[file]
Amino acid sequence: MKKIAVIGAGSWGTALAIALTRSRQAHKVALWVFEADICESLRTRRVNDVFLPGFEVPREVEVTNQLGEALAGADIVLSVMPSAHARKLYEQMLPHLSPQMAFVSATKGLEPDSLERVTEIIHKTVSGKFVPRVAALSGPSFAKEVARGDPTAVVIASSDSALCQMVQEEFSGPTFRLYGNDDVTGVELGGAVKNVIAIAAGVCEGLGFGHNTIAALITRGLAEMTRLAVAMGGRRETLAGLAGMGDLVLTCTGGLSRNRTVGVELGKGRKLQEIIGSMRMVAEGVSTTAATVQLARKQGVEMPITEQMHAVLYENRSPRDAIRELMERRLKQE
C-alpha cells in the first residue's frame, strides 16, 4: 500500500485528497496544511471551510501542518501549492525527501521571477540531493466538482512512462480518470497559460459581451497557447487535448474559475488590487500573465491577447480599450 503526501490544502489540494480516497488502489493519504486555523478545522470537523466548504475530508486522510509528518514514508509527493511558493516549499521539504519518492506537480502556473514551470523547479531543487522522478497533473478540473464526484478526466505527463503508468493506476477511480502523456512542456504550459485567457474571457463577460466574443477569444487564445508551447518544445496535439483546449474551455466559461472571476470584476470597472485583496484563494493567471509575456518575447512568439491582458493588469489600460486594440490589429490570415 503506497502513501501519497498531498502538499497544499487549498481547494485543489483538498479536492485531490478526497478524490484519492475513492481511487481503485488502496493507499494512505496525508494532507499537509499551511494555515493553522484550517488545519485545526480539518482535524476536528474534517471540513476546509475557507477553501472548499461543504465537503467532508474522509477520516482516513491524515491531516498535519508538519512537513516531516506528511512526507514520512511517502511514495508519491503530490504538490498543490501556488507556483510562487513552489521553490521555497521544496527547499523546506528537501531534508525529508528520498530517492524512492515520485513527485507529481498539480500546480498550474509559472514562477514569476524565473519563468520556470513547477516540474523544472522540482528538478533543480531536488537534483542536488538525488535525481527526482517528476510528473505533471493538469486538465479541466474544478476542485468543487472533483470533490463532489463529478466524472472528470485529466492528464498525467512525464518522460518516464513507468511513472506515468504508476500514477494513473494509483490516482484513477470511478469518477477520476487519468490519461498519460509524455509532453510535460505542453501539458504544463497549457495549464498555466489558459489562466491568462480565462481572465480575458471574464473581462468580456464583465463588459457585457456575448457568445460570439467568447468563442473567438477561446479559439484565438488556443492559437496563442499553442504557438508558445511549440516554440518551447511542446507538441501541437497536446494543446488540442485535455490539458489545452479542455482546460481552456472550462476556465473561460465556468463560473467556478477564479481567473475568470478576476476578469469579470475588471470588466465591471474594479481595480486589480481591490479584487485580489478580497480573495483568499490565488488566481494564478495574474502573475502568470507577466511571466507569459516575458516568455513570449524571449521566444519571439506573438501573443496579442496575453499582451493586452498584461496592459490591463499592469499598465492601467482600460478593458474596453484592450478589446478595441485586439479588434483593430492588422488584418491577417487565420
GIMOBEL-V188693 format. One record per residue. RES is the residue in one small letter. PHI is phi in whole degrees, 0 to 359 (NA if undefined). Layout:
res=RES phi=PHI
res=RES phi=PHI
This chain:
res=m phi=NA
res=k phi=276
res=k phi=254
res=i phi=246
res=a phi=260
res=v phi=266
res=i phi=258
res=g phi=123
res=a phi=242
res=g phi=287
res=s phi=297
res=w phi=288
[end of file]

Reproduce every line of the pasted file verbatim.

Amino acid sequence: MKKIAVIGAGSWGTALAIALTRSRQAHKVALWVFEADICESLRTRRVNDVFLPGFEVPREVEVTNQLGEALAGADIVLSVMPSAHARKLYEQMLPHLSPQMAFVSATKGLEPDSLERVTEIIHKTVSGKFVPRVAALSGPSFAKEVARGDPTAVVIASSDSALCQMVQEEFSGPTFRLYGNDDVTGVELGGAVKNVIAIAAGVCEGLGFGHNTIAALITRGLAEMTRLAVAMGGRRETLAGLAGMGDLVLTCTGGLSRNRTVGVELGKGRKLQEIIGSMRMVAEGVSTTAATVQLARKQGVEMPITEQMHAVLYENRSPRDAIRELMERRLKQE
C-alpha cells in the first residue's frame, strides 16, 4: 500500500485528497496544511471551510501542518501549492525527501521571477540531493466538482512512462480518470497559460459581451497557447487535448474559475488590487500573465491577447480599450 503526501490544502489540494480516497488502489493519504486555523478545522470537523466548504475530508486522510509528518514514508509527493511558493516549499521539504519518492506537480502556473514551470523547479531543487522522478497533473478540473464526484478526466505527463503508468493506476477511480502523456512542456504550459485567457474571457463577460466574443477569444487564445508551447518544445496535439483546449474551455466559461472571476470584476470597472485583496484563494493567471509575456518575447512568439491582458493588469489600460486594440490589429490570415 503506497502513501501519497498531498502538499497544499487549498481547494485543489483538498479536492485531490478526497478524490484519492475513492481511487481503485488502496493507499494512505496525508494532507499537509499551511494555515493553522484550517488545519485545526480539518482535524476536528474534517471540513476546509475557507477553501472548499461543504465537503467532508474522509477520516482516513491524515491531516498535519508538519512537513516531516506528511512526507514520512511517502511514495508519491503530490504538490498543490501556488507556483510562487513552489521553490521555497521544496527547499523546506528537501531534508525529508528520498530517492524512492515520485513527485507529481498539480500546480498550474509559472514562477514569476524565473519563468520556470513547477516540474523544472522540482528538478533543480531536488537534483542536488538525488535525481527526482517528476510528473505533471493538469486538465479541466474544478476542485468543487472533483470533490463532489463529478466524472472528470485529466492528464498525467512525464518522460518516464513507468511513472506515468504508476500514477494513473494509483490516482484513477470511478469518477477520476487519468490519461498519460509524455509532453510535460505542453501539458504544463497549457495549464498555466489558459489562466491568462480565462481572465480575458471574464473581462468580456464583465463588459457585457456575448457568445460570439467568447468563442473567438477561446479559439484565438488556443492559437496563442499553442504557438508558445511549440516554440518551447511542446507538441501541437497536446494543446488540442485535455490539458489545452479542455482546460481552456472550462476556465473561460465556468463560473467556478477564479481567473475568470478576476476578469469579470475588471470588466465591471474594479481595480486589480481591490479584487485580489478580497480573495483568499490565488488566481494564478495574474502573475502568470507577466511571466507569459516575458516568455513570449524571449521566444519571439506573438501573443496579442496575453499582451493586452498584461496592459490591463499592469499598465492601467482600460478593458474596453484592450478589446478595441485586439479588434483593430492588422488584418491577417487565420
GIMOBEL-V188693 format. One record per residue. RES is the residue in one small letter. PHI is phi in whole degrees, 0 to 359 (NA if undefined). Layout:
res=RES phi=PHI
res=RES phi=PHI
This chain:
res=m phi=NA
res=k phi=276
res=k phi=254
res=i phi=246
res=a phi=260
res=v phi=266
res=i phi=258
res=g phi=123
res=a phi=242
res=g phi=287
res=s phi=297
res=w phi=288